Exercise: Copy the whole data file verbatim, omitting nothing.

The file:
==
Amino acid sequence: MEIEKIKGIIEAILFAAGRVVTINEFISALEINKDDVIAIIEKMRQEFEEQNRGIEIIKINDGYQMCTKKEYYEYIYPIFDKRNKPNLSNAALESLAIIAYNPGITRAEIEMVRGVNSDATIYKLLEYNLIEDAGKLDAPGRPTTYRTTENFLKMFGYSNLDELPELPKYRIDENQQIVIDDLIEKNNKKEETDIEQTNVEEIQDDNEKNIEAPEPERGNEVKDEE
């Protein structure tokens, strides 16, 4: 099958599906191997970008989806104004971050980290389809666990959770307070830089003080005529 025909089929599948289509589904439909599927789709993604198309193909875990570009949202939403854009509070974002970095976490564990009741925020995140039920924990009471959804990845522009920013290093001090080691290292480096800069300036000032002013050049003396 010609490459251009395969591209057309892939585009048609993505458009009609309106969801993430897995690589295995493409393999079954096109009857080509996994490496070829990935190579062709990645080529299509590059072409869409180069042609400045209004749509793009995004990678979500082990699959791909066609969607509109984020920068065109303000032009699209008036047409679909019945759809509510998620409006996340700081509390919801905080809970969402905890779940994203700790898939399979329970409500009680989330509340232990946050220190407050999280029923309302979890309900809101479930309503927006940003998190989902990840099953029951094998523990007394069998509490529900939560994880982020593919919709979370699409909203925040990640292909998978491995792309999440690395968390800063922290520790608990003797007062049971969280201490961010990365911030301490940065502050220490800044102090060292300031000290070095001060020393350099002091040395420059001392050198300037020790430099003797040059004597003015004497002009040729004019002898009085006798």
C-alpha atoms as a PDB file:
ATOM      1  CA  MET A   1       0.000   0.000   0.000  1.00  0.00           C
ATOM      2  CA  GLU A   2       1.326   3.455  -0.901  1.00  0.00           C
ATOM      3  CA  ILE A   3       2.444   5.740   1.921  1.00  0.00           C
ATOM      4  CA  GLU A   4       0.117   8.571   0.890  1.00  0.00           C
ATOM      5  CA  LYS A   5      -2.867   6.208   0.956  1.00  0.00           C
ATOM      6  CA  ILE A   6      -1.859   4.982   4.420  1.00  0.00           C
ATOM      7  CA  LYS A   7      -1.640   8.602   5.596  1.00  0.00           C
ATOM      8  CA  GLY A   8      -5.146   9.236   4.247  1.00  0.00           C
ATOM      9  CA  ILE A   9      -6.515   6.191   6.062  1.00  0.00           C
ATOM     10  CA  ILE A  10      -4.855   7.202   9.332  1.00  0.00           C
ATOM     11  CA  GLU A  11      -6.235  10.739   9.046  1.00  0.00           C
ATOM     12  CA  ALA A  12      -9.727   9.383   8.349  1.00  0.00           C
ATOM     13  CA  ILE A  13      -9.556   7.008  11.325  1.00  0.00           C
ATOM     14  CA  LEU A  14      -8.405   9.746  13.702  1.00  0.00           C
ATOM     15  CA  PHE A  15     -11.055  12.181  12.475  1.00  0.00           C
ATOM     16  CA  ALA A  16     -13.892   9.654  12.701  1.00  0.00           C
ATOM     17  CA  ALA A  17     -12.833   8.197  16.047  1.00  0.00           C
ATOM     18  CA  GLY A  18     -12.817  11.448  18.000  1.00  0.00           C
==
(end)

Amino acid sequence: MEIEKIKGIIEAILFAAGRVVTINEFISALEINKDDVIAIIEKMRQEFEEQNRGIEIIKINDGYQMCTKKEYYEYIYPIFDKRNKPNLSNAALESLAIIAYNPGITRAEIEMVRGVNSDATIYKLLEYNLIEDAGKLDAPGRPTTYRTTENFLKMFGYSNLDELPELPKYRIDENQQIVIDDLIEKNNKKEETDIEQTNVEEIQDDNEKNIEAPEPERGNEVKDEE
């Protein structure tokens, strides 16, 4: 099958599906191997970008989806104004971050980290389809666990959770307070830089003080005529 025909089929599948289509589904439909599927789709993604198309193909875990570009949202939403854009509070974002970095976490564990009741925020995140039920924990009471959804990845522009920013290093001090080691290292480096800069300036000032002013050049003396 010609490459251009395969591209057309892939585009048609993505458009009609309106969801993430897995690589295995493409393999079954096109009857080509996994490496070829990935190579062709990645080529299509590059072409869409180069042609400045209004749509793009995004990678979500082990699959791909066609969607509109984020920068065109303000032009699209008036047409679909019945759809509510998620409006996340700081509390919801905080809970969402905890779940994203700790898939399979329970409500009680989330509340232990946050220190407050999280029923309302979890309900809101479930309503927006940003998190989902990840099953029951094998523990007394069998509490529900939560994880982020593919919709979370699409909203925040990640292909998978491995792309999440690395968390800063922290520790608990003797007062049971969280201490961010990365911030301490940065502050220490800044102090060292300031000290070095001060020393350099002091040395420059001392050198300037020790430099003797040059004597003015004497002009040729004019002898009085006798």
C-alpha atoms as a PDB file:
ATOM      1  CA  MET A   1       0.000   0.000   0.000  1.00  0.00           C
ATOM      2  CA  GLU A   2       1.326   3.455  -0.901  1.00  0.00           C
ATOM      3  CA  ILE A   3       2.444   5.740   1.921  1.00  0.00           C
ATOM      4  CA  GLU A   4       0.117   8.571   0.890  1.00  0.00           C
ATOM      5  CA  LYS A   5      -2.867   6.208   0.956  1.00  0.00           C
ATOM      6  CA  ILE A   6      -1.859   4.982   4.420  1.00  0.00           C
ATOM      7  CA  LYS A   7      -1.640   8.602   5.596  1.00  0.00           C
ATOM      8  CA  GLY A   8      -5.146   9.236   4.247  1.00  0.00           C
ATOM      9  CA  ILE A   9      -6.515   6.191   6.062  1.00  0.00           C
ATOM     10  CA  ILE A  10      -4.855   7.202   9.332  1.00  0.00           C
ATOM     11  CA  GLU A  11      -6.235  10.739   9.046  1.00  0.00           C
ATOM     12  CA  ALA A  12      -9.727   9.383   8.349  1.00  0.00           C
ATOM     13  CA  ILE A  13      -9.556   7.008  11.325  1.00  0.00           C
ATOM     14  CA  LEU A  14      -8.405   9.746  13.702  1.00  0.00           C
ATOM     15  CA  PHE A  15     -11.055  12.181  12.475  1.00  0.00           C
ATOM     16  CA  ALA A  16     -13.892   9.654  12.701  1.00  0.00           C
ATOM     17  CA  ALA A  17     -12.833   8.197  16.047  1.00  0.00           C
ATOM     18  CA  GLY A  18     -12.817  11.448  18.000  1.00  0.00           C